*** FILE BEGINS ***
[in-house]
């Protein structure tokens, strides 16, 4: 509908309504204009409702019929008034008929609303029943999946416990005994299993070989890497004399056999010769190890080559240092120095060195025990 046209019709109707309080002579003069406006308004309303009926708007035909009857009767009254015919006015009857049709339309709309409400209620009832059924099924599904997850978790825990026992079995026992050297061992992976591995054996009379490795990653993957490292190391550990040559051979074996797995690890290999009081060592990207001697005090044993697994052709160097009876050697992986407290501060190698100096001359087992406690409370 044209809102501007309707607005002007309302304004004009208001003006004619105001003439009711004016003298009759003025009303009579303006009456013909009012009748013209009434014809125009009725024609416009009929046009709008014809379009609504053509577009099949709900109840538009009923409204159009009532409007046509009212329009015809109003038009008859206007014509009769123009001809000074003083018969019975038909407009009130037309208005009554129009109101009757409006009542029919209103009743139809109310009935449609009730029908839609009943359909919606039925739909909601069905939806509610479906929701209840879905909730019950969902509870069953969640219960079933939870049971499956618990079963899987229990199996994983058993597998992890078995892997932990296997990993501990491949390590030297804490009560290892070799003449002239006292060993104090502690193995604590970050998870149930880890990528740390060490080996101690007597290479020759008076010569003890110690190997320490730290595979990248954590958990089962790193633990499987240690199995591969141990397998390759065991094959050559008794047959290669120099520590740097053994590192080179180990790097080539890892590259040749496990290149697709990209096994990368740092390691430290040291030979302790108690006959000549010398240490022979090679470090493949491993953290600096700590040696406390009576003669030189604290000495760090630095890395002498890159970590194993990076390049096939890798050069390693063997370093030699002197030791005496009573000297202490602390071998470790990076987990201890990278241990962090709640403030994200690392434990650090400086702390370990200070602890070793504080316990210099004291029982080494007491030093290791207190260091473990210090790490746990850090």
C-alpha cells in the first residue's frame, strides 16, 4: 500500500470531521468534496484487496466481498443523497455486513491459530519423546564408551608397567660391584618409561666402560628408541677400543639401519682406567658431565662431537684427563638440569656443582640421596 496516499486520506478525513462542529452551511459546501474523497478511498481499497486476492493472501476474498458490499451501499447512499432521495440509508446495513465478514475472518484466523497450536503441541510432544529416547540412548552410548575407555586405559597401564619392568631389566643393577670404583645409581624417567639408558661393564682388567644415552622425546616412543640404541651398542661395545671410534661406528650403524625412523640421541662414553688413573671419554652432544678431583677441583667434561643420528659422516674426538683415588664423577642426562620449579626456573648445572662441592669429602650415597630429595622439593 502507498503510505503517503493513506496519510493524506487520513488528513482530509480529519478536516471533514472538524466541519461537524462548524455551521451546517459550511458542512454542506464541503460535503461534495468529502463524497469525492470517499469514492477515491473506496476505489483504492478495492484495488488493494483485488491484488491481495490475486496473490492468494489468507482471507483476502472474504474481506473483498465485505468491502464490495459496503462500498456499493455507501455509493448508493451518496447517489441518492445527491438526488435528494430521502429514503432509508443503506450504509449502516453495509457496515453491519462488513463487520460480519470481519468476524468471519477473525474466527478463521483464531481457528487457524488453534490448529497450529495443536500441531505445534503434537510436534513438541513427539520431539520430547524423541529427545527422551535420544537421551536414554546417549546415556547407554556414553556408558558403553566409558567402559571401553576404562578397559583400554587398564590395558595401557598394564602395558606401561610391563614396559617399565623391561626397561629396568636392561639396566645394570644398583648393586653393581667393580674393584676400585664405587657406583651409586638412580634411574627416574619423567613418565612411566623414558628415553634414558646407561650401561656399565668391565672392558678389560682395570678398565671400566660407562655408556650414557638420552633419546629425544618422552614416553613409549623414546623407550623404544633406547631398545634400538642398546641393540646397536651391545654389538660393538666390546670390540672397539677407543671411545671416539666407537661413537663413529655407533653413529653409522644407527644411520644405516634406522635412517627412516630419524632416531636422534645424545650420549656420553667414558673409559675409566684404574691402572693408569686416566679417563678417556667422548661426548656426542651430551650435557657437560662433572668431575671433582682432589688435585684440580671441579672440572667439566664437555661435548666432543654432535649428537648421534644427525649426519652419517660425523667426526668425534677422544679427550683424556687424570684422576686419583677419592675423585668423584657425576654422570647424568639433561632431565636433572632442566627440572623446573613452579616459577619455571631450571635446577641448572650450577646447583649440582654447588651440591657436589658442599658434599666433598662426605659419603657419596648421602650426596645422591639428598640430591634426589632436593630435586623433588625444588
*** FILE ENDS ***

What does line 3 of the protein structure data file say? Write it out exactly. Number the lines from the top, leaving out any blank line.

C-alpha cells in the first residue's frame, strides 16, 4: 500500500470531521468534496484487496466481498443523497455486513491459530519423546564408551608397567660391584618409561666402560628408541677400543639401519682406567658431565662431537684427563638440569656443582640421596 496516499486520506478525513462542529452551511459546501474523497478511498481499497486476492493472501476474498458490499451501499447512499432521495440509508446495513465478514475472518484466523497450536503441541510432544529416547540412548552410548575407555586405559597401564619392568631389566643393577670404583645409581624417567639408558661393564682388567644415552622425546616412543640404541651398542661395545671410534661406528650403524625412523640421541662414553688413573671419554652432544678431583677441583667434561643420528659422516674426538683415588664423577642426562620449579626456573648445572662441592669429602650415597630429595622439593 502507498503510505503517503493513506496519510493524506487520513488528513482530509480529519478536516471533514472538524466541519461537524462548524455551521451546517459550511458542512454542506464541503460535503461534495468529502463524497469525492470517499469514492477515491473506496476505489483504492478495492484495488488493494483485488491484488491481495490475486496473490492468494489468507482471507483476502472474504474481506473483498465485505468491502464490495459496503462500498456499493455507501455509493448508493451518496447517489441518492445527491438526488435528494430521502429514503432509508443503506450504509449502516453495509457496515453491519462488513463487520460480519470481519468476524468471519477473525474466527478463521483464531481457528487457524488453534490448529497450529495443536500441531505445534503434537510436534513438541513427539520431539520430547524423541529427545527422551535420544537421551536414554546417549546415556547407554556414553556408558558403553566409558567402559571401553576404562578397559583400554587398564590395558595401557598394564602395558606401561610391563614396559617399565623391561626397561629396568636392561639396566645394570644398583648393586653393581667393580674393584676400585664405587657406583651409586638412580634411574627416574619423567613418565612411566623414558628415553634414558646407561650401561656399565668391565672392558678389560682395570678398565671400566660407562655408556650414557638420552633419546629425544618422552614416553613409549623414546623407550623404544633406547631398545634400538642398546641393540646397536651391545654389538660393538666390546670390540672397539677407543671411545671416539666407537661413537663413529655407533653413529653409522644407527644411520644405516634406522635412517627412516630419524632416531636422534645424545650420549656420553667414558673409559675409566684404574691402572693408569686416566679417563678417556667422548661426548656426542651430551650435557657437560662433572668431575671433582682432589688435585684440580671441579672440572667439566664437555661435548666432543654432535649428537648421534644427525649426519652419517660425523667426526668425534677422544679427550683424556687424570684422576686419583677419592675423585668423584657425576654422570647424568639433561632431565636433572632442566627440572623446573613452579616459577619455571631450571635446577641448572650450577646447583649440582654447588651440591657436589658442599658434599666433598662426605659419603657419596648421602650426596645422591639428598640430591634426589632436593630435586623433588625444588